Back in ’68, Mayor Daley I was answering questions at a press conference on why the cops acted as they did in Grant Park during the Democratic Convention in Chicago. In a classic example of Daley’s command of the English language, he said “The policeman isn’t there to create disorder; he’s there to preserve disorder.” I wonder if that’s going to be the role of the Federal cops in Oaxaca. I hope not.

    Violent revolution is the last recourse to get a settlement of one’s grievances. But when the powers that either deliberately repress or neglectfully ignore all other methods, then this is the result. People aren’t sheep, although they’ll act like it for a long time. But then, this is no news.

    Prudence, indeed, will dictate that Governments long established should not be changed for light and transient causes; and accordingly all experience hath shewn that mankind are more disposed to suffer, while evils are sufferable than to right themselves by abolishing the forms to which they are accustomed. But when a long train of abuses and usurpations, pursuing invariably the same Object evinces a design to reduce them under absolute Despotism, it is their right, it is their duty, to throw off such Government, and to provide new Guards for their future security.

  11. 11
    brownfemipower says:

    This is a remarkably pessimistic thread!!!! I’m not sure how a group that has been standing up to a violent militaristic government for over 6 months could be dismissed so easily as “it won’t improve their situation”…it doesn’t make sense. Oaxacans are so much better organized–they have literally spent the last 12years (if not more–) grassroots base building and organizing popular support. They do not have the support of many of the more priviledge upper class in oaxaca, but they absolutly have the support of the indigenous populations in mexico and the lower working classes in oaxaca–that is how they have been able to sustain this resistance for six months. That’s remarkable and inspiring and amazing–and maybe citizens in the u.s. should loose a little of the heavy pessimism and taking note of how grassroots basebuilding is done.

  12. 12
    Robert says:

    but they absolutly have the support of the indigenous populations in mexico and the lower working classes in oaxaca–that is how they have been able to sustain this resistance for six months.

    That’s wonderful. And it turns them into a group of people who can earn a competitive living in the global marketplace…how, exactly?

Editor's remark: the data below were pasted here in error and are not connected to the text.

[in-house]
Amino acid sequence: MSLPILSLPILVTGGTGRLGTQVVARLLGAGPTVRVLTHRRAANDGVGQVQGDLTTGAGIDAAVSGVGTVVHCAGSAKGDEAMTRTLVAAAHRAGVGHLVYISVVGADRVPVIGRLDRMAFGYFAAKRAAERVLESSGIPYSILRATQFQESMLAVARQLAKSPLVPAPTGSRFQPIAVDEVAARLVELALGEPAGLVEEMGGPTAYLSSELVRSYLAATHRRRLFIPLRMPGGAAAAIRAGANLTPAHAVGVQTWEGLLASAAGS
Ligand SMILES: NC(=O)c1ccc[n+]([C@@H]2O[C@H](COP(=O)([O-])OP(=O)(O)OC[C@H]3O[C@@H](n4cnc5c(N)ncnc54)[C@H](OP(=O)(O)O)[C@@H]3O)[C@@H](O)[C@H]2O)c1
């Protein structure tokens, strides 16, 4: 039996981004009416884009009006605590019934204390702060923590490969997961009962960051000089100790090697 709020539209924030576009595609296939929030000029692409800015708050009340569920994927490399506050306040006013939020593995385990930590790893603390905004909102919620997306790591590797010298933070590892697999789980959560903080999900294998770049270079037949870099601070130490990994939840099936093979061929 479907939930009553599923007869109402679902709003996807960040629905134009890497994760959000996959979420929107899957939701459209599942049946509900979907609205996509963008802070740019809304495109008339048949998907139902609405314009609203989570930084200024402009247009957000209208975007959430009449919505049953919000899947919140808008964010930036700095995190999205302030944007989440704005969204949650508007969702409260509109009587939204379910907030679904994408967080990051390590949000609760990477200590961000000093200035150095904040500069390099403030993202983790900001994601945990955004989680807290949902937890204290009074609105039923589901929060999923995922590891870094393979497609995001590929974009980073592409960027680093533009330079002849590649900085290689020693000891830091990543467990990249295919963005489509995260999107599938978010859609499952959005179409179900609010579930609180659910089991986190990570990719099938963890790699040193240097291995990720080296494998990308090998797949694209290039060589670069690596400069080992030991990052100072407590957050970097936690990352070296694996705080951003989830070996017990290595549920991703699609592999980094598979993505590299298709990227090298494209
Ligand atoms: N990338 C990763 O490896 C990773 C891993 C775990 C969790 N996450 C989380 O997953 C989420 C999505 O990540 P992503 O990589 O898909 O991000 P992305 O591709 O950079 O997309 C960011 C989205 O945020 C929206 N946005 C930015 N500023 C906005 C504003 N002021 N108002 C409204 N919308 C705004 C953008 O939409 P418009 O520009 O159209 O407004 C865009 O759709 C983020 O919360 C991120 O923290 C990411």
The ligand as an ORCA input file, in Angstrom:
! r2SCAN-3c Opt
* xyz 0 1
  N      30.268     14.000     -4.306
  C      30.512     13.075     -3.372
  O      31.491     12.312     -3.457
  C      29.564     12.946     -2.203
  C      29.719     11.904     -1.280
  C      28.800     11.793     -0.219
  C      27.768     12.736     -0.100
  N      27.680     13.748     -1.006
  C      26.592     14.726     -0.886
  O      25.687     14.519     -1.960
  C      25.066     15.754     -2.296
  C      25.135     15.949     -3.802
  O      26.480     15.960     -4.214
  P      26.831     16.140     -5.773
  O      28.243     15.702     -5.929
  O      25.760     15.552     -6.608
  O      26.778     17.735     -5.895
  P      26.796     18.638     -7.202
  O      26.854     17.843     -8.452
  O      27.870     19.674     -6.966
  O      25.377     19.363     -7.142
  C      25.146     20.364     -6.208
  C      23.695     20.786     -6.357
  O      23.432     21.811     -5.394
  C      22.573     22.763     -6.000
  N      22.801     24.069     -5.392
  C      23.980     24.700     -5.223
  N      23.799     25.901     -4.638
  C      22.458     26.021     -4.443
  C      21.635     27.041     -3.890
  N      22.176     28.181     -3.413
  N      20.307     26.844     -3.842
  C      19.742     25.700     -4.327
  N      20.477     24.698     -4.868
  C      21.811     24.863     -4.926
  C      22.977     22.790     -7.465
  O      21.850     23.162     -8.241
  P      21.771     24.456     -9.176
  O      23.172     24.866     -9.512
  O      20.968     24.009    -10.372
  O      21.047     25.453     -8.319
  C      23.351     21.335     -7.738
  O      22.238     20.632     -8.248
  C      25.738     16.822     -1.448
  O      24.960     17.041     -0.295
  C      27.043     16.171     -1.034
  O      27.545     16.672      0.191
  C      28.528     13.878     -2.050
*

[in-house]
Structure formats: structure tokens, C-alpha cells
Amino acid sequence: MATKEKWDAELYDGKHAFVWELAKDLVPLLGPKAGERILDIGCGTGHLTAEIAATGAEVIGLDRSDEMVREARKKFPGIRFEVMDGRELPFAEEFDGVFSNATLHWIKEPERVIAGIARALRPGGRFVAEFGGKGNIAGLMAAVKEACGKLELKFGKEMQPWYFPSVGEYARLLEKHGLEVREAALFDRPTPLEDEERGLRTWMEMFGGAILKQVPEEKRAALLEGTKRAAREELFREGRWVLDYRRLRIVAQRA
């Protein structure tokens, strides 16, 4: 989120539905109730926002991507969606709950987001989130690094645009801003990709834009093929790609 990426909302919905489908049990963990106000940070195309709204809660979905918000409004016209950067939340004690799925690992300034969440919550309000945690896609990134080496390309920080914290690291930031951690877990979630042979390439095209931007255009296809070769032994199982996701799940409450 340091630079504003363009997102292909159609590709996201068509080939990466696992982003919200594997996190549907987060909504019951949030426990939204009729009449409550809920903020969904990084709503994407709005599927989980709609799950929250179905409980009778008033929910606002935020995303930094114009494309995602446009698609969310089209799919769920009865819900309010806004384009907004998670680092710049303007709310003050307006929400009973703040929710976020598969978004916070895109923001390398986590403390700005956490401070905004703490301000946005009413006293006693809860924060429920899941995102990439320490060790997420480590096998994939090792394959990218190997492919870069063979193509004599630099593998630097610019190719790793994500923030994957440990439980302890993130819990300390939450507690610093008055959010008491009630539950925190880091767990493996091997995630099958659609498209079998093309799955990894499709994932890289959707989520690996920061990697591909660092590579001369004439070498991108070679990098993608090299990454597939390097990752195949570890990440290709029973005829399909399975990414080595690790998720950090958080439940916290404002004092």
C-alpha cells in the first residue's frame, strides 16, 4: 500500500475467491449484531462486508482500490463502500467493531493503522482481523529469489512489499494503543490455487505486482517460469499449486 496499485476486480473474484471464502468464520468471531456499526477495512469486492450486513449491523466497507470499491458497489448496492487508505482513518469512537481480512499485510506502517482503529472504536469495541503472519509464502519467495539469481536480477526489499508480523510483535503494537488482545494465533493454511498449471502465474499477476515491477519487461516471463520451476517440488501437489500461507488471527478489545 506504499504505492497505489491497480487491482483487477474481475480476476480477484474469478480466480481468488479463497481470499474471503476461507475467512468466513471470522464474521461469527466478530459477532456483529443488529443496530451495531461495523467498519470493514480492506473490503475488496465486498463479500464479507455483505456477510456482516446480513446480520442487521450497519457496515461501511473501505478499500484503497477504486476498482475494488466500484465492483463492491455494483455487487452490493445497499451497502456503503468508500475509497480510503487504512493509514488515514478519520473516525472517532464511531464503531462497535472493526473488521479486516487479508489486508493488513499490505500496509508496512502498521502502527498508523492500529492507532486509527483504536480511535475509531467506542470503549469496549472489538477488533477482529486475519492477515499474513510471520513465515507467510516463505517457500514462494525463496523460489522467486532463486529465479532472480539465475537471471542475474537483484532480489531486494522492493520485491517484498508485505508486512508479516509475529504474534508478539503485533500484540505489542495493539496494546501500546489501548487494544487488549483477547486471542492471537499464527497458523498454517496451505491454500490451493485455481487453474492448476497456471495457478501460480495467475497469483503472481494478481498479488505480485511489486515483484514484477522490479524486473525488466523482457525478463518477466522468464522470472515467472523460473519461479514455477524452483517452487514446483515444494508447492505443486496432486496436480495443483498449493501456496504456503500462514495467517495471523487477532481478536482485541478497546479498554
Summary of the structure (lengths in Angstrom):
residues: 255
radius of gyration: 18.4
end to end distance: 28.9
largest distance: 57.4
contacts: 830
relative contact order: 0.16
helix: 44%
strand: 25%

13. 13
    Ampersand says:

    And it turns them into a group of people who can earn a competitive living in the global marketplace…how, exactly?

    I hadn’t been aware that was the primary issue.

    But to answer your question, if they succeed in reforming (or replacing) the government on an anti-corruption platform, that could make a big difference economically. Non-corrupt government institutions are actually pretty essential to being able to grow a healthy economy. If people can start businesses, import and export, and get loans and permits without having to bribe dozens of officials, that can be a huge boost to a local economy.

    Brownfemipower:

    I’m not sure how a group that has been standing up to a violent militaristic government for over 6 months could be dismissed so easily as “it won’t improve their situation”…it doesn’t make sense.

    I don’t understand how Robert, who was so optimistic, and so full of “it’s worth the pain to bring about change” when it came to invading and occupying Iraq — which was obviously a hopeless situation — can fail to see that there’s so much more hope in a situation where the local population has already shown a great ability to organize a workable and democratic government-like institution, and where change is being driven from within.

    I have to admit, Brownfemipower, that I’m a naturally pessimistic person. But you’re right, there’s every reason to hope the uprising in Oaxaca will succeed and turn out well.

  14. 14
    Robert says:

    …an anti-corruption platform [could] make a big difference economically. Non-corrupt government institutions are actually pretty essential to being able to grow a healthy economy. If people can start businesses, import and export, and get loans and permits without having to bribe dozens of officials, that can be a huge boost to a local economy.

    An anti-corruption, pro-capitalist, business-friendly globalization-oriented administration could indeed make a huge difference.

    So could the anti-corruption socialist nightmare that I imagine the revolutionaries want.

    The only difference would be in the direction of the difference.